5. Tips

  • Before you start taking Harvoni your doctor will test you for hepatitis B virus (HBV) infection. This because treating HCV may reactivate an underlying hepatitis B infection (HBV). Any underlying HBV infection should be treated before Harvoni is started.
  • Harvoni pellets may be used to treat HCV in children or in those who have difficulty swallowing. Harvoni pellets should not be chewed. Harvoni pellets may be sprinkled on top of non-acidic soft foods such as pudding, chocolate syrup, mashed potato, or ice cream that is at or below room temperature. The mixture of foods and pellets should be swallowed whole within 30 minutes of mixing to avoid a bitter aftertaste. Do not store any leftover mixture.
  • Harvoni is best taken at the same time every day. Follow your physician's advice with regards to the dosage of harvoni and do not miss or skip doses. Take Harvoni for the duration that is recommended by your physician.
  • Tell your doctor if you take any other medications or supplements, including those purchased from a supermarket or health store. Some medications, such as amiodarone, should not be taken with Harvoni.
  • Seek urgent medical attention if you develop a very slow heartbeat, feel faint or unwell, or experience symptoms such as dizziness or lightheadedness, weakness, excessive tiredness, shortness of breath, chest pains, confusion, or memory problems.
  • There is limited data as to the effects of Harvoni on a developing fetus. If you are taking Harvoni with ribavirin, you should use adequate contraception to ensure you do not become pregnant. If you do become pregnant while taking Harvoni, see your doctor immediately. The effects of Harvoni on a breastfeeding infant are also not known.
  • While you are taking Harvoni to treat hepatitis C, you should take steps to ensure you do not pass HCV to others. This includes not sharing needles and practicing safe sex.

6. Response and effectiveness

  • Harvoni eliminates the hepatitis C virus in 95% of people who take it for the recommended number of weeks, technically curing them. A cure is defined as a lack of detection of the hepatitis C virus in the blood for 12 weeks. However, a person can become reinfected with the hepatitis C virus if they are exposed to it again.
  • Because ledipasvir works directly on the virus not on human cells by interfering with a protein, called HCV NS5A that is needed by the virus to replicate itself, it has very few side effects. Sofosbuvir also works directly on viral RNA and does not inhibit human DNA or RNA.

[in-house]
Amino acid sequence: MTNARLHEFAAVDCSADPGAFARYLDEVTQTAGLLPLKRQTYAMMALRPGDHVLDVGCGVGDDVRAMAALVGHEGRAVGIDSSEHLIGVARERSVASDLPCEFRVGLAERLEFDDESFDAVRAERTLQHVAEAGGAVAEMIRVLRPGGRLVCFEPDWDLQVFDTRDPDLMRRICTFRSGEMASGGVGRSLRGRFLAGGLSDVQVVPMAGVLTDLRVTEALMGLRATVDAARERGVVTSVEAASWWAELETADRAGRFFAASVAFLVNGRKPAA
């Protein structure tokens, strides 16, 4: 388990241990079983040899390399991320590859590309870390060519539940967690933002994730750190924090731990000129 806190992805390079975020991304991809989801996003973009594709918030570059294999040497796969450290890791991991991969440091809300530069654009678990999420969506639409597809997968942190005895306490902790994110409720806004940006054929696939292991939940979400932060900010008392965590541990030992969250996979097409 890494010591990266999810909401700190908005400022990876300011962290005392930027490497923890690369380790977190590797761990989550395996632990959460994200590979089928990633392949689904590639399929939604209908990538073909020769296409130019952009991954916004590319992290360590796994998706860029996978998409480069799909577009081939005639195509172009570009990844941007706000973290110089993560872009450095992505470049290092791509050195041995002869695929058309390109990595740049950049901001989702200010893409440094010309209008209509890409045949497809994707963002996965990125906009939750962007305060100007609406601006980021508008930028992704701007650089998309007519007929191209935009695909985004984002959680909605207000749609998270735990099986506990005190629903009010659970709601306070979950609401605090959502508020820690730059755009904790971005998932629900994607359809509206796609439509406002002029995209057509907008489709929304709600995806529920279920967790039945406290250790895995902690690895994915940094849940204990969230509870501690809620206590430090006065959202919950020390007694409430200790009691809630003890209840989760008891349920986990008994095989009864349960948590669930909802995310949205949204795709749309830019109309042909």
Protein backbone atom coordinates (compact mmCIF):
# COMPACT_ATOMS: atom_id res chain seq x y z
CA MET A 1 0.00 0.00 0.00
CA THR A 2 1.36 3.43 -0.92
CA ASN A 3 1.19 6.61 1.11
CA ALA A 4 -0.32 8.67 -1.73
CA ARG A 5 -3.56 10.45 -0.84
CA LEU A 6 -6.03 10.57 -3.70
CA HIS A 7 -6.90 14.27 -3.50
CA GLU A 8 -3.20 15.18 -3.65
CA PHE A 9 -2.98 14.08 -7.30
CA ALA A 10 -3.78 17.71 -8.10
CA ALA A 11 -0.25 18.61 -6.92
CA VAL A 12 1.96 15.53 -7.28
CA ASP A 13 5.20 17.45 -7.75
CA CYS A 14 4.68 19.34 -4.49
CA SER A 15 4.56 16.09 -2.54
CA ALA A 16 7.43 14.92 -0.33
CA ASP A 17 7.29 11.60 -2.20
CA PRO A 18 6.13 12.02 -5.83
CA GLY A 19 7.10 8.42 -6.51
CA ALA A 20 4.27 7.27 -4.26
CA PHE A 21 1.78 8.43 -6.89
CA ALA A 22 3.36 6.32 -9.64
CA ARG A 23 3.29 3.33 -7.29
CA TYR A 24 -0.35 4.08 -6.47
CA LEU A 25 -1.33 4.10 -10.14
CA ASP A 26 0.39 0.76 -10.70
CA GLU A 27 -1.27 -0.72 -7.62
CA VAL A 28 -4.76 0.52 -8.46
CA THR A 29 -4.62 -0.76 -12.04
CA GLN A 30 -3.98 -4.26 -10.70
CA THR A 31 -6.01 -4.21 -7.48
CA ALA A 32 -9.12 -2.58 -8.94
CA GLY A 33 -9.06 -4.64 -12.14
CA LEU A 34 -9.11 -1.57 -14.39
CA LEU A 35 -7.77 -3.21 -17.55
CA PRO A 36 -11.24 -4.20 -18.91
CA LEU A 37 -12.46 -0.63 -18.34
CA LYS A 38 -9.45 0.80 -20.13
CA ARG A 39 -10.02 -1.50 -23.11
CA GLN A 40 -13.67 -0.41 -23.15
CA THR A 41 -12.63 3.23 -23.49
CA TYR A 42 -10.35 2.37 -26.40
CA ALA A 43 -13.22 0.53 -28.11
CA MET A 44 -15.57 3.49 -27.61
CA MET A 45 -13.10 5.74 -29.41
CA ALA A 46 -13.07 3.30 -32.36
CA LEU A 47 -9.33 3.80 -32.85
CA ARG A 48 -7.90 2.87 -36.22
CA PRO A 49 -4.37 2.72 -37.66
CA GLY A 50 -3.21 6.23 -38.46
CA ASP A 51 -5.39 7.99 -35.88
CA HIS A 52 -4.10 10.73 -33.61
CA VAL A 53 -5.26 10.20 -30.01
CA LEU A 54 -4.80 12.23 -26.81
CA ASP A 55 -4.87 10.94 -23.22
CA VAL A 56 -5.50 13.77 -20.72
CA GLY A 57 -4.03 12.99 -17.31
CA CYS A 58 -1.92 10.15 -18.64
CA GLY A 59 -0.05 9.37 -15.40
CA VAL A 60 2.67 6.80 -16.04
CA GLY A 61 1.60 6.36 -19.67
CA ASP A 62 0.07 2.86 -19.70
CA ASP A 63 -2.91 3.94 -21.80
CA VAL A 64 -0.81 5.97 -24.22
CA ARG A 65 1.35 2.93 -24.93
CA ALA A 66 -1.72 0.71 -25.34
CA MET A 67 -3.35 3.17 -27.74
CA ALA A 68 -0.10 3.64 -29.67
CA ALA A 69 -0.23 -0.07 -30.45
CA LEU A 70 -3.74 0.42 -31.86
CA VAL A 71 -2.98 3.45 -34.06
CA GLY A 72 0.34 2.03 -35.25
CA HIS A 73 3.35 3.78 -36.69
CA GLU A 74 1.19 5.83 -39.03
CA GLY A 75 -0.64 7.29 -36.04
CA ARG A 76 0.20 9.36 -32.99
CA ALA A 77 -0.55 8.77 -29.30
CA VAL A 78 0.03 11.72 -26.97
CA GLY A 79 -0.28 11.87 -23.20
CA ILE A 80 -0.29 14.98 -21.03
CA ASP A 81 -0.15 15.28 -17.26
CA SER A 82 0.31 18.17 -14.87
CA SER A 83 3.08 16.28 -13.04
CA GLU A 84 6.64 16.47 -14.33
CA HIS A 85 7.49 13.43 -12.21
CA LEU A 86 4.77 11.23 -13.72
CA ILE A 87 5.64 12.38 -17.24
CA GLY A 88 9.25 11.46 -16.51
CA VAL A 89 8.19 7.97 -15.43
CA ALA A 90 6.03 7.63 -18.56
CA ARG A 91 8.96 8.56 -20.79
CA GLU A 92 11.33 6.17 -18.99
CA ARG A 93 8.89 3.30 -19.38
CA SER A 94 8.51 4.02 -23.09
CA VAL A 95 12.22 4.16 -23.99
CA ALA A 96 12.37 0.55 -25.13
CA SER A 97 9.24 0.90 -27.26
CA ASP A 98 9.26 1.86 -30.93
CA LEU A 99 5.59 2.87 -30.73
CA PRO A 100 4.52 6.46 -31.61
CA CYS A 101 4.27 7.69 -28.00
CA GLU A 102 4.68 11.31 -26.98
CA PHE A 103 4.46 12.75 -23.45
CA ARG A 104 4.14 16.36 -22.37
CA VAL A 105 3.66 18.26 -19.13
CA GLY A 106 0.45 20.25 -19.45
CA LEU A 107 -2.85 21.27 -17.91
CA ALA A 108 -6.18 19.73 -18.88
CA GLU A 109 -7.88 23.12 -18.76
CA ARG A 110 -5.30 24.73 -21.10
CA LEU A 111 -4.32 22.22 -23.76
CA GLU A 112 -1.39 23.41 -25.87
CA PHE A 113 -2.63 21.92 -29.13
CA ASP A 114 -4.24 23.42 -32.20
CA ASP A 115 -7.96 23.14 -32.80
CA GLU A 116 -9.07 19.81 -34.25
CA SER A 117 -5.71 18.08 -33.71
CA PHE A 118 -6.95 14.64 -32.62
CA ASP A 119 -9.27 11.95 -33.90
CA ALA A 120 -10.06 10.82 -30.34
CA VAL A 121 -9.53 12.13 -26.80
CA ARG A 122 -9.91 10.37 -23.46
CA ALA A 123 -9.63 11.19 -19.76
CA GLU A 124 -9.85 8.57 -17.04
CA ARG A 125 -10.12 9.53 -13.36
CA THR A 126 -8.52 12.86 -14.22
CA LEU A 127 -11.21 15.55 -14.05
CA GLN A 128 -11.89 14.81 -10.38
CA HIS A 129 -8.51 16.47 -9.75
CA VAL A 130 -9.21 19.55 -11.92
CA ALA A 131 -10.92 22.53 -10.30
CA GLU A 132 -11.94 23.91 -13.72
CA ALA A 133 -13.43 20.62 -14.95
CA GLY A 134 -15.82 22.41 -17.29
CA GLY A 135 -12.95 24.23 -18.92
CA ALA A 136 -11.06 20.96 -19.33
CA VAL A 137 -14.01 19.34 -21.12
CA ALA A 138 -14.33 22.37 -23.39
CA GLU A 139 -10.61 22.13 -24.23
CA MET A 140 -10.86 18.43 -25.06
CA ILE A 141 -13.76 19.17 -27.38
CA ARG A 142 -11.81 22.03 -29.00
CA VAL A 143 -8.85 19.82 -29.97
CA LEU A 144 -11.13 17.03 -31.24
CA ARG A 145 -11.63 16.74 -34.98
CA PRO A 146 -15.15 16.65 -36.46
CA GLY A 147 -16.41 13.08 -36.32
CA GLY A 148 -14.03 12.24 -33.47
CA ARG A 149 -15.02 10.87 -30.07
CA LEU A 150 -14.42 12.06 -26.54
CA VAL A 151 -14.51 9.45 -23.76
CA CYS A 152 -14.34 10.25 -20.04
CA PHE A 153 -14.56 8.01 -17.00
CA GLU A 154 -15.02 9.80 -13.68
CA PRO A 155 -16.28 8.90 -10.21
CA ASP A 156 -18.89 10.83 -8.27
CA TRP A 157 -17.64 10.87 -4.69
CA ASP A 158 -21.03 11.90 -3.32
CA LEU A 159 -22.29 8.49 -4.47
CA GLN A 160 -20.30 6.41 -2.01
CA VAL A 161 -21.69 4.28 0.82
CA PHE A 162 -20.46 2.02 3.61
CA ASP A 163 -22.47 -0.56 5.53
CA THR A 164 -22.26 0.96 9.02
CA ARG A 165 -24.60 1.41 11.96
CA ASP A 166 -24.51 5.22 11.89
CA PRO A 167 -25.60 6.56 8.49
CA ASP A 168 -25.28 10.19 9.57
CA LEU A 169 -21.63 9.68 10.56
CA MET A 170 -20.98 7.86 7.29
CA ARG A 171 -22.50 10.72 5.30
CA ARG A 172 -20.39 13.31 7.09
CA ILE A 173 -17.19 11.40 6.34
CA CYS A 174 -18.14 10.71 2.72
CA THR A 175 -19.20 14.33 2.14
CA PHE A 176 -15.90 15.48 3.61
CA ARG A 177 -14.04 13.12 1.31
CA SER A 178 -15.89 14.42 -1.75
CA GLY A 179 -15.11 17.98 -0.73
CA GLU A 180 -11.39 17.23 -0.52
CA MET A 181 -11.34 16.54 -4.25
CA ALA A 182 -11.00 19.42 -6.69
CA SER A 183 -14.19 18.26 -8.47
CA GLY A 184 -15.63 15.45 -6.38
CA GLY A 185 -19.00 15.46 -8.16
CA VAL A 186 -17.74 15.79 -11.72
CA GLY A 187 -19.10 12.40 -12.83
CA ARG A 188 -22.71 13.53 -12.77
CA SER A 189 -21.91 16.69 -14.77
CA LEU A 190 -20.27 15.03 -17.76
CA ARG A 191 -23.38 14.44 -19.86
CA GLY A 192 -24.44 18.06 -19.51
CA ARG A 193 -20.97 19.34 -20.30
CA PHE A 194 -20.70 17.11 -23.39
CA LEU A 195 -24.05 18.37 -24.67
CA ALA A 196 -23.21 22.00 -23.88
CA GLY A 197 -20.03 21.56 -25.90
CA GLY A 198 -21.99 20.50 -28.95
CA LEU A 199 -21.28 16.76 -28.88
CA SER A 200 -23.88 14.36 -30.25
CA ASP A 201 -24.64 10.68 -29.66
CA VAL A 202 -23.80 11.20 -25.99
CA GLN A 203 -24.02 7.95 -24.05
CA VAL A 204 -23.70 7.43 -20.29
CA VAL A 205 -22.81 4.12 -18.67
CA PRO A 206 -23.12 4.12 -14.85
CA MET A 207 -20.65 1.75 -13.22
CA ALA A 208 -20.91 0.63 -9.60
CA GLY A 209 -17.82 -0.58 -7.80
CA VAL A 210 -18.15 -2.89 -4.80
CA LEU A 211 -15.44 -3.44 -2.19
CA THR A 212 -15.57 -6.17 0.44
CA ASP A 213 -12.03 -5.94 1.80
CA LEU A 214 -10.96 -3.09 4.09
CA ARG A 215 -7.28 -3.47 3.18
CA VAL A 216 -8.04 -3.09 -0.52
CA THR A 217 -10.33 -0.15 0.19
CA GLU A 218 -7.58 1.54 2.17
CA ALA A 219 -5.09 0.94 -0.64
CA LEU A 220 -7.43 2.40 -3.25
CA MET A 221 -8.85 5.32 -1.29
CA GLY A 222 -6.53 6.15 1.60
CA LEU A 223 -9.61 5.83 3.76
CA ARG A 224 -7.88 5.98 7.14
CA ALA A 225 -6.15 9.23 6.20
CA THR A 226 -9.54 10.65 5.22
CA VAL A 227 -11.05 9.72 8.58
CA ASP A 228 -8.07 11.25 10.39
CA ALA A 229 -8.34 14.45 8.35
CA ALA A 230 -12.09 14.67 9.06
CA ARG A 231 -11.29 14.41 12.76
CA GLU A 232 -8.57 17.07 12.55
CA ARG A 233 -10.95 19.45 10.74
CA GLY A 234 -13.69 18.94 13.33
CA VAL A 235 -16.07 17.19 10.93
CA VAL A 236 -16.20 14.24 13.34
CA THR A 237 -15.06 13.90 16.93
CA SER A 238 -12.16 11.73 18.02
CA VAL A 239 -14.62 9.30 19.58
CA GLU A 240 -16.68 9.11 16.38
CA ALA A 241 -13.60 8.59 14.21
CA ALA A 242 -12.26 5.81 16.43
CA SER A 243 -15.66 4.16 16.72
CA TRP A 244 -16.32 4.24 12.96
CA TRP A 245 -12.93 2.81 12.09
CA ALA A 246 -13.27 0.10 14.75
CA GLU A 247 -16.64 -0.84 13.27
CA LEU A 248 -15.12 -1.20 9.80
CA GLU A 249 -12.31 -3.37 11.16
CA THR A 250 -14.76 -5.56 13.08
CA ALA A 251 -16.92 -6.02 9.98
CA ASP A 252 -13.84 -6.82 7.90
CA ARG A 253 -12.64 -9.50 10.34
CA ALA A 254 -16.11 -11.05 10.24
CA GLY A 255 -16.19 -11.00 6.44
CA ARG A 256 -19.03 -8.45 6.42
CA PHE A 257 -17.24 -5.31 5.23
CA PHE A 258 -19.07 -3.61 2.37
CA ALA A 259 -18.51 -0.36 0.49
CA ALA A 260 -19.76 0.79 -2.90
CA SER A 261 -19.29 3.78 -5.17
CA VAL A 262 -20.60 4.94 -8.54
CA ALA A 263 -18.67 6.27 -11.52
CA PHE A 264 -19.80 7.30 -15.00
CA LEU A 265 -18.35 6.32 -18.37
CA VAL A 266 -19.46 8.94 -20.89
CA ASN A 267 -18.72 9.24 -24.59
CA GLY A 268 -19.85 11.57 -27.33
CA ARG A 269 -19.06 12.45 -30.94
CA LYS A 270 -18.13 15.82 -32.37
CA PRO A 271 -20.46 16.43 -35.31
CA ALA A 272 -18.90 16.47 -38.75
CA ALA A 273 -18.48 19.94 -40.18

7. Interactions

Medicines that interact with Harvoni may either decrease its effect, affect how long it works for, increase side effects, or have less of an effect when taken with Harvoni. An interaction between two medications does not always mean that you must stop taking one of the medications; however, sometimes it does. Speak to your doctor about how drug interactions should be managed.

Common medications that may interact with Harvoni include:

  • acid-reducing agents, such as antacids (eg, aluminum and magnesium hydroxide), H2 receptor antagonists (eg, famotidine), and proton pump inhibitors (such as omeprazole)
  • amiodarone (not recommended because symptomatic bradycardia, fatal cardiac arrest, and pacemaker intervention have occurred)
  • anticonvulsants, such as carbamazepine, phenytoin or phenobarbital
  • antimicrobials, such as rifabutin or rifampin
  • digoxin
  • HIV medications, such as elvitegravir, emtricitabine, tenofovir, tipranavir, ritonovir, or cobicistat
  • HMG-CoA reductase inhibitors such as atorvastatin, simvastatin, or rosuvastatin
  • inducers of P-glycoprotein such as carbamazepine, dexamethasone, doxorubicin, nefazodone, phenobarbital, phenytoin, prazosin, rifampicin, St. John's wort, tenofovir, tipranavir, trazodone, and vinblastine.
  • other HCV products such as simeprevir.

Harvoni is often given in combination with ribavirin. All the medications that interact with ribavirin will also interact with this combination. In addition, women taking ribavirin should not become pregnant while taking ribavirin.

Note that this list is not all-inclusive and includes only common medications that may interact with Harvoni. You should refer to the prescribing information for Harvoni for a complete list of interactions.

References

Further information

Remember, keep this and all other medicines out of the reach of children, never share your medicines with others, and use Harvoni only for the indication prescribed.

Always consult your healthcare provider to ensure the information displayed on this page applies to your personal circumstances.